Andy Milne's middle name, "Brough" - pronounced "bruhf" and by which he was commonly known - came down through his mother, Elizabeth Brough, who was born in Yorkshire to the famous Brough family. One of her relatives was George Brough:

Extract From Wikipedia, the free encyclopedia:
George Brough (April 21, 1890-1969), was a motorcycle racer, world record holding motorcycle and automobile manufacturer, and showman. He was known for his beautifully hand-crafted, powerful, and expensive Brough Superior motorcycles. His devotion as a racer and showman won over the hearts those who pursued and could afford the fastest and most prestigious motorcycles that money could buy.

In 1928, George Brough recorded the speed of 130.6 mph at Arpajon, unofficially the world's fastest speed on a solo motorcycle.
Extract from

(which also has some wonderful photos of the Brough Motorcycles)

In 1919, after parting with his father W.E. Brough who had been building Brough machines for many years, George Brough set out to begin manufacturing his own motorcycles. George had visions of a far more luxurious machine than the reliable but somewhat pedestrian vehicles his father made, and named his motorcycle the Brough Superior - and superior they were, in every aspect.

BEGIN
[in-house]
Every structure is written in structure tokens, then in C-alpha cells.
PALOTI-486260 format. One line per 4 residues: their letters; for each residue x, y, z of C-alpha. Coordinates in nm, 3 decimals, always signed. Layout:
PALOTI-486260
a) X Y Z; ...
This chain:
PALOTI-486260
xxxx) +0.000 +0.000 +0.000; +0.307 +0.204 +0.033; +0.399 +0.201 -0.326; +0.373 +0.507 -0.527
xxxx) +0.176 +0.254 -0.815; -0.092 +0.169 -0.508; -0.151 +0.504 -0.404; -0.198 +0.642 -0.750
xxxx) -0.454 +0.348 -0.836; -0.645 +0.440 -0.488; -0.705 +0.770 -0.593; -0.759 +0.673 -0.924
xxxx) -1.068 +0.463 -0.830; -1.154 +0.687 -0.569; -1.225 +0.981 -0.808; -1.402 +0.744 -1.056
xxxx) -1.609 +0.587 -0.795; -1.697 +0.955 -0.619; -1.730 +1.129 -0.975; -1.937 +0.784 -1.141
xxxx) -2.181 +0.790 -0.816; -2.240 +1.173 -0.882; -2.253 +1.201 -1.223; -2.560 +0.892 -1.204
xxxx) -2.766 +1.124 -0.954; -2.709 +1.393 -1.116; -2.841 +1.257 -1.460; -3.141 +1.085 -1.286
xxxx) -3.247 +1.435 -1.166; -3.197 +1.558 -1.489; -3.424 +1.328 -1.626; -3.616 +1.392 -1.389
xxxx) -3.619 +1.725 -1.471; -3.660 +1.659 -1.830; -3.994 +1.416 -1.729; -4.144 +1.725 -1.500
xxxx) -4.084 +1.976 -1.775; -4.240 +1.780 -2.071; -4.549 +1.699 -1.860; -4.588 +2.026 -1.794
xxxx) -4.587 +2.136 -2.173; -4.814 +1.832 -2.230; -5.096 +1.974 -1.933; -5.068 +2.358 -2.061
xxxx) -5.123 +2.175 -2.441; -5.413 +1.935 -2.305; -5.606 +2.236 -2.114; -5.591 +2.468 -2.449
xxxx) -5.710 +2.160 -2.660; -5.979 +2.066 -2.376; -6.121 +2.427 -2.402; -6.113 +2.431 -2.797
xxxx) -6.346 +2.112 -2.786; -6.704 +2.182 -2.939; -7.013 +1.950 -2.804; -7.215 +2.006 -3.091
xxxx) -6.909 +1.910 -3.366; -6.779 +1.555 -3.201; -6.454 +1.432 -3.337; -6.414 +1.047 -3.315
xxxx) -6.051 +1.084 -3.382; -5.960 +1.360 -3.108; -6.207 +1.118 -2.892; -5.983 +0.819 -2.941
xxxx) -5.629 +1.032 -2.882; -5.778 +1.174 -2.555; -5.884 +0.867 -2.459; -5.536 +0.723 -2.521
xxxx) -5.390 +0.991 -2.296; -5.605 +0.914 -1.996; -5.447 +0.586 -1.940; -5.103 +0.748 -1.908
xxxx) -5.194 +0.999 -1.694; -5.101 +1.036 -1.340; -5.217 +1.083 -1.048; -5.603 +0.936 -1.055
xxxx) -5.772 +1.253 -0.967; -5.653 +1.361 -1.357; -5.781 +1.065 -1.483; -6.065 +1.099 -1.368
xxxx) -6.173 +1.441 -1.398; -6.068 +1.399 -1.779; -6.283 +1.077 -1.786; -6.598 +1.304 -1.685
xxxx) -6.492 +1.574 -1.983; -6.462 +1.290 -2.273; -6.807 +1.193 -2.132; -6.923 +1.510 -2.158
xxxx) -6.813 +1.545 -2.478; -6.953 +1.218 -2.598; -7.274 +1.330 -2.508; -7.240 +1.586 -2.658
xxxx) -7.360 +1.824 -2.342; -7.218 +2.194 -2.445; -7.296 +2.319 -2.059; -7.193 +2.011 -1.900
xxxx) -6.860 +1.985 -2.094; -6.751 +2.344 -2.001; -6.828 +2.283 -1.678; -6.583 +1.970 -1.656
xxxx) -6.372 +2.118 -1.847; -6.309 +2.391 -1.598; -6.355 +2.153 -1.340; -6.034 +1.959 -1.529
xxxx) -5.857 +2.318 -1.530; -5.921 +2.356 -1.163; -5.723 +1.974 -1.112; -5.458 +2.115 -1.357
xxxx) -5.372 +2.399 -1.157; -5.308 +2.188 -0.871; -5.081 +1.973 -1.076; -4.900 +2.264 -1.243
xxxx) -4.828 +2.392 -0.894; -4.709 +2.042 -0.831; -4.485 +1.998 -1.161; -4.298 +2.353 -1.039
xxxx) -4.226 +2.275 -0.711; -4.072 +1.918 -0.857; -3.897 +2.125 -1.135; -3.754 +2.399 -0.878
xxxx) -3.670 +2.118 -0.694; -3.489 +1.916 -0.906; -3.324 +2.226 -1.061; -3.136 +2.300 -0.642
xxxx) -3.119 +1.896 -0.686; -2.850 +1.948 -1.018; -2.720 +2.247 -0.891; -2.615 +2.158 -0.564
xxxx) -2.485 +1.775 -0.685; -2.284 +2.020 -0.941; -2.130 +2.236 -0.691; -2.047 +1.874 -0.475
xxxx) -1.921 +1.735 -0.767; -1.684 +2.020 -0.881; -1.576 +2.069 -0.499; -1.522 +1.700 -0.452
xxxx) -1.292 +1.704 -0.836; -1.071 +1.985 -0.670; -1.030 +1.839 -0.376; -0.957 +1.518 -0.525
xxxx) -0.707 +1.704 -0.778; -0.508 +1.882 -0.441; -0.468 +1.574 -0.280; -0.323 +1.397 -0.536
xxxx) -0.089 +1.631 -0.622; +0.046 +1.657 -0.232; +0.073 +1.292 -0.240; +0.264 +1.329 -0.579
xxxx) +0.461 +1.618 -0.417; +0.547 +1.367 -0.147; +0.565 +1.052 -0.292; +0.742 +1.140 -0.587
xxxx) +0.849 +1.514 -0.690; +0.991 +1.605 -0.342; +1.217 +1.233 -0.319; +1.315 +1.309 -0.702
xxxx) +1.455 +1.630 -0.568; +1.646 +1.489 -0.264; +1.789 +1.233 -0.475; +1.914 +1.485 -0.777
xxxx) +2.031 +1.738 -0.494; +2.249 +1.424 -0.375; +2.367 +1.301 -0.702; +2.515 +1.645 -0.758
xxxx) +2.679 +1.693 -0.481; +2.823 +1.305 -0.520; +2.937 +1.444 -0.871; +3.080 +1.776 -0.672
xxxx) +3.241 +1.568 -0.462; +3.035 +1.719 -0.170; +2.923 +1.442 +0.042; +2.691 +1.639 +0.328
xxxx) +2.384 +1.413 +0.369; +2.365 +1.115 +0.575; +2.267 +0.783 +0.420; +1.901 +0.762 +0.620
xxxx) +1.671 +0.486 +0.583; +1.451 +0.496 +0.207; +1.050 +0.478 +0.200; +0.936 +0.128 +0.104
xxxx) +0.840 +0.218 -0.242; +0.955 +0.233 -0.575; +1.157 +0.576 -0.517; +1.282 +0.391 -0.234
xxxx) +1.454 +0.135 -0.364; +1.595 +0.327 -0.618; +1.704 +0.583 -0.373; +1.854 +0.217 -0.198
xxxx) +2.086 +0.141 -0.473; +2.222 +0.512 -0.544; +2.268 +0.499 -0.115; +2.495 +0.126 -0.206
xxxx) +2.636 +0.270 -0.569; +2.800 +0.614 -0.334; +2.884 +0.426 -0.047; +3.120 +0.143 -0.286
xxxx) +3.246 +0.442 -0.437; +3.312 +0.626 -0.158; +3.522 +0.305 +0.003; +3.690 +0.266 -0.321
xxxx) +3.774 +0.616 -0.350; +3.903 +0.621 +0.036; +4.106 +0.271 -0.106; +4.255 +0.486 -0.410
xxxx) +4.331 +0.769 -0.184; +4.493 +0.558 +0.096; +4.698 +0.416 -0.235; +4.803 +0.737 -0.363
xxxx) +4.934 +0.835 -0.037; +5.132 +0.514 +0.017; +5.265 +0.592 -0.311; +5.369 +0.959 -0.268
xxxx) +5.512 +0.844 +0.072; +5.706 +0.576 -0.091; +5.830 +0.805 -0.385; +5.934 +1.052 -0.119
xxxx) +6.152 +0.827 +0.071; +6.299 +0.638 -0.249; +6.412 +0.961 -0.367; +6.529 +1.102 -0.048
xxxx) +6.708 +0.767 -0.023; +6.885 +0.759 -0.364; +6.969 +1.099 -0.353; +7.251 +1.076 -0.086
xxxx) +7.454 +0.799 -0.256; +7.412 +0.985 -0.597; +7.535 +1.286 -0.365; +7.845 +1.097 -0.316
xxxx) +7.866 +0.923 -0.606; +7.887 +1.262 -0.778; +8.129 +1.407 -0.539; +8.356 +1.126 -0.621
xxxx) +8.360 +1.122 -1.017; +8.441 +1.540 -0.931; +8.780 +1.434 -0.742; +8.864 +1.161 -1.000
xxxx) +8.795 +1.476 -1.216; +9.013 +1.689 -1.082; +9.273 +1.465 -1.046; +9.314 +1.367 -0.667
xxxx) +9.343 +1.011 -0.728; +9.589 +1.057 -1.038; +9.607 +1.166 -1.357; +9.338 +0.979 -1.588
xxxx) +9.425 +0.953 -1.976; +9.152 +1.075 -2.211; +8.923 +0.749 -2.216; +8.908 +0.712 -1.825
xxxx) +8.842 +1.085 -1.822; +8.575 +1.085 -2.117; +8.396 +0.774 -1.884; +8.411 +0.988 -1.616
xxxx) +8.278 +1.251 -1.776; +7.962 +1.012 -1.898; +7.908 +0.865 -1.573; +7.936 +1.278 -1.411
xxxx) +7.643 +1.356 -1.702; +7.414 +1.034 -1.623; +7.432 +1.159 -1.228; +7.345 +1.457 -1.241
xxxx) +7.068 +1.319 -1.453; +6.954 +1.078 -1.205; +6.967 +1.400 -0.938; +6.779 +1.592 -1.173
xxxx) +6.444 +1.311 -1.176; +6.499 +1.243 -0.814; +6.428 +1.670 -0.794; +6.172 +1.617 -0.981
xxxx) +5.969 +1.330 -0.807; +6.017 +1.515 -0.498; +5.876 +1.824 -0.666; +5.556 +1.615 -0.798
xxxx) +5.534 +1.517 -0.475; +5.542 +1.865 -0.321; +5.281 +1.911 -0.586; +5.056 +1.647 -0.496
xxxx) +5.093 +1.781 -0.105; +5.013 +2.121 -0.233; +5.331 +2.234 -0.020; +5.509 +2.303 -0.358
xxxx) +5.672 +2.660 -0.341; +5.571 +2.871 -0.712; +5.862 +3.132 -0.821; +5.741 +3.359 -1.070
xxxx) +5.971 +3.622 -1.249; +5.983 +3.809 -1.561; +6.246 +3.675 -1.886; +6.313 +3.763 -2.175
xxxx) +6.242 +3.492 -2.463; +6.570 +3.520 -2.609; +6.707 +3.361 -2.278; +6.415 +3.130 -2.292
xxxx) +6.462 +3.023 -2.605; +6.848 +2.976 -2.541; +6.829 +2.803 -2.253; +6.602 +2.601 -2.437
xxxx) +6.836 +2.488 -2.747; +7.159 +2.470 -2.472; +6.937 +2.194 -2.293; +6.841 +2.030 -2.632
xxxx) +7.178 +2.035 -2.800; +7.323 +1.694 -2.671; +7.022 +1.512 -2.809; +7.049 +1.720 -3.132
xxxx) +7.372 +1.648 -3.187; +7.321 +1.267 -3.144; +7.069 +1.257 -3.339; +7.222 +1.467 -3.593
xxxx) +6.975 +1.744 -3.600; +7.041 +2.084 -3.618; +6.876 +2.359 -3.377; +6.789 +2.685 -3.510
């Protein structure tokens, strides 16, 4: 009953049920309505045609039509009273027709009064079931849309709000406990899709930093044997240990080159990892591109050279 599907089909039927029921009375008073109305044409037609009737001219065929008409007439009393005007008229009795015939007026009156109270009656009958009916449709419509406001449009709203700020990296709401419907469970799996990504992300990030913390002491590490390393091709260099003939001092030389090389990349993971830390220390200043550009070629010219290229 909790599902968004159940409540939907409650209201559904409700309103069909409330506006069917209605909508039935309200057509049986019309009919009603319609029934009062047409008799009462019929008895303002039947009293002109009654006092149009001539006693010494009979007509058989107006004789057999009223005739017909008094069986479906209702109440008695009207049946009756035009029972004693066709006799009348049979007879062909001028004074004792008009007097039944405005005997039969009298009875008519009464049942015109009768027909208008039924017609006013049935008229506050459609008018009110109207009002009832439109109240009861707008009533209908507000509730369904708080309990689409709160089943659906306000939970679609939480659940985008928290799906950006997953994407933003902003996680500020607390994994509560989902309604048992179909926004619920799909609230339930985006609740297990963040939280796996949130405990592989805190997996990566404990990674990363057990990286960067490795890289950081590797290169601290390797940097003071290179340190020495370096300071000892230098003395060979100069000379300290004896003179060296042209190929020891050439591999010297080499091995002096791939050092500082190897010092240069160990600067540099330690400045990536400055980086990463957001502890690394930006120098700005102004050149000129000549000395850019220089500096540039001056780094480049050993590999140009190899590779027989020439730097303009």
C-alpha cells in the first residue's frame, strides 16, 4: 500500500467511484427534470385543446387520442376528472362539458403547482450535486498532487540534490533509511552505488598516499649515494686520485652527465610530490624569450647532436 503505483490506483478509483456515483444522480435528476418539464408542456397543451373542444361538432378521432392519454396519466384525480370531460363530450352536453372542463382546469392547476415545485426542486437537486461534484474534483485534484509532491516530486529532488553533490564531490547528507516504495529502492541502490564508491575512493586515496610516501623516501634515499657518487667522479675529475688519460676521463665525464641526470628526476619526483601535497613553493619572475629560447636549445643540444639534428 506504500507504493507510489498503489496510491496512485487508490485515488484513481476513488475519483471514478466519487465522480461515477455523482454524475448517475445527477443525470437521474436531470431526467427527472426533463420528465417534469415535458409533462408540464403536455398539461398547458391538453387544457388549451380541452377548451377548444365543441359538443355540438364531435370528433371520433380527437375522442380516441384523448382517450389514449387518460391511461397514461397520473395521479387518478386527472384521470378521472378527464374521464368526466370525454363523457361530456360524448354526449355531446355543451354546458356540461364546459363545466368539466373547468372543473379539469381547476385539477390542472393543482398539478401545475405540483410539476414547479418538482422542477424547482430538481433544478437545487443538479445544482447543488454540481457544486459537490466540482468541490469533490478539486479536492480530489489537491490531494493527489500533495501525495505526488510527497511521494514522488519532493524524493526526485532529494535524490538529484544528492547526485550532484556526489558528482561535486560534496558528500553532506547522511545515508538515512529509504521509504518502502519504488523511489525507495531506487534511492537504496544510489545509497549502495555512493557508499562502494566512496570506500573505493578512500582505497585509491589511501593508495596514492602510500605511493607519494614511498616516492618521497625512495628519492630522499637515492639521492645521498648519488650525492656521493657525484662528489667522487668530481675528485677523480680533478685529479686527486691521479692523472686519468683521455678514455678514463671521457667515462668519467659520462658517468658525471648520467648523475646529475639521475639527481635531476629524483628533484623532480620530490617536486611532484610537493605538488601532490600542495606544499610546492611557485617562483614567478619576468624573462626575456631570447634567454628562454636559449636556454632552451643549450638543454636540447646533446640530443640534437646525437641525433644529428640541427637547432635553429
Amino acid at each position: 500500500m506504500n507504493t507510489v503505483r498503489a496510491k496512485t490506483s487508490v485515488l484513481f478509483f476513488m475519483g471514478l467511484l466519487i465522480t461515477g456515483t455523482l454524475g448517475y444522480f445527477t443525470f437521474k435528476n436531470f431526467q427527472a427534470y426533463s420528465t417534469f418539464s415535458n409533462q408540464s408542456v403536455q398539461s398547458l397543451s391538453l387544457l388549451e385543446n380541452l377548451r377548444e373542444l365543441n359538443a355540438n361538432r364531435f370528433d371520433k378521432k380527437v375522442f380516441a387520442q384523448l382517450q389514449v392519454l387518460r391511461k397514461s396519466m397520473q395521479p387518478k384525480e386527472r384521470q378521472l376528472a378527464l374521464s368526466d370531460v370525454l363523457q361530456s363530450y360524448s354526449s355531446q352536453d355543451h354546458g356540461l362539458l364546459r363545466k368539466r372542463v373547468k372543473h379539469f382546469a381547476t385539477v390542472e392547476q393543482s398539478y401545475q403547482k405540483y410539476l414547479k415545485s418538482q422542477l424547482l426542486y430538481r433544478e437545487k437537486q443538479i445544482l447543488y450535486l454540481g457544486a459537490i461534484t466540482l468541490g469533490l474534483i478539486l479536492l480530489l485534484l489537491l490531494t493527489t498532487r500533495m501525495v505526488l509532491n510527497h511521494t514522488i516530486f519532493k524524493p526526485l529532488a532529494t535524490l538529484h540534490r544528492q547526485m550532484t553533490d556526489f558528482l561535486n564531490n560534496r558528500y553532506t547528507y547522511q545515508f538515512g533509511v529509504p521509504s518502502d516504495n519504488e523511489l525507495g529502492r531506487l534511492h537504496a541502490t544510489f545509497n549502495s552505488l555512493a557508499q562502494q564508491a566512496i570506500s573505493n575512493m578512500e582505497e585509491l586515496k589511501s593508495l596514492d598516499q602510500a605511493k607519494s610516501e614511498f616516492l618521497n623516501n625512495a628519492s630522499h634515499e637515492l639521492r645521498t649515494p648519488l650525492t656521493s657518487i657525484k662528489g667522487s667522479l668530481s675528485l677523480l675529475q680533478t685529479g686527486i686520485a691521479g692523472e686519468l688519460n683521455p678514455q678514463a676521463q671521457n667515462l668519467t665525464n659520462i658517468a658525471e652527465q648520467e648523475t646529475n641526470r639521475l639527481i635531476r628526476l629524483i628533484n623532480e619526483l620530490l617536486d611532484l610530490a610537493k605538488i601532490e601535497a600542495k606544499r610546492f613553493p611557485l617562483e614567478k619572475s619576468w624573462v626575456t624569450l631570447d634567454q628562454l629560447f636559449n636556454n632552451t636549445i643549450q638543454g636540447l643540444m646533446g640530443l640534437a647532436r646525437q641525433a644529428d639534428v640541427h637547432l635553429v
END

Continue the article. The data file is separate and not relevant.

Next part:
Brough presented his first bike at the Olympia show in late 1920 and began production in 1921. This first machine had an OHV J.A.P. engine, and although models with the  Swiss Motosacoche V-twin and the Barr and Stroud sleeve-valve engine were built, J.A.P. was the almost exclusive supplier from 1923, with the introduction of the SS80, until towards the end of 1935 when Brough switched to the more reliable Matchless motor.

The SS100 was introduced in 1925, and some 400 of these were produced including about 100 with Matchless engines. In 1938 he produced the legendary Dream, an elegant horizontally-opposed four cylinder design with shaft drive.

Brough achieved many racing successes and speed records, and in fact one machine achieved the astonishing speed of 180mph at Budapest in 1938 - but no record, as the rider, Eric Fernihough, crashed and was killed on the return run.

In 1940, shortly after the onset of war, George ceased motorcycle manufacture in favour of aircraft components, and although he did build one experimental post-war machine, he decided against going into production. He continued in business building precision engineer's tools and Brough Superior parts for many years before his death in 1969.

Brough Superior motorcycles have become one of the most sought-after of all collectors machinery, not least because of their strong connection with the enigmatic Lawrence of Arabia.

© 2007 Olive McLeod. All rights reserved, except where noted. This  material may not be reproduced, displayed, modified or  distributed without the express prior written permission of the  copyright holder. For permission, contact
George Brough also turned his hand to motorcars and between 1935 and 1939, produced the now classic and rare Brough Superior of which only 85 were made. 

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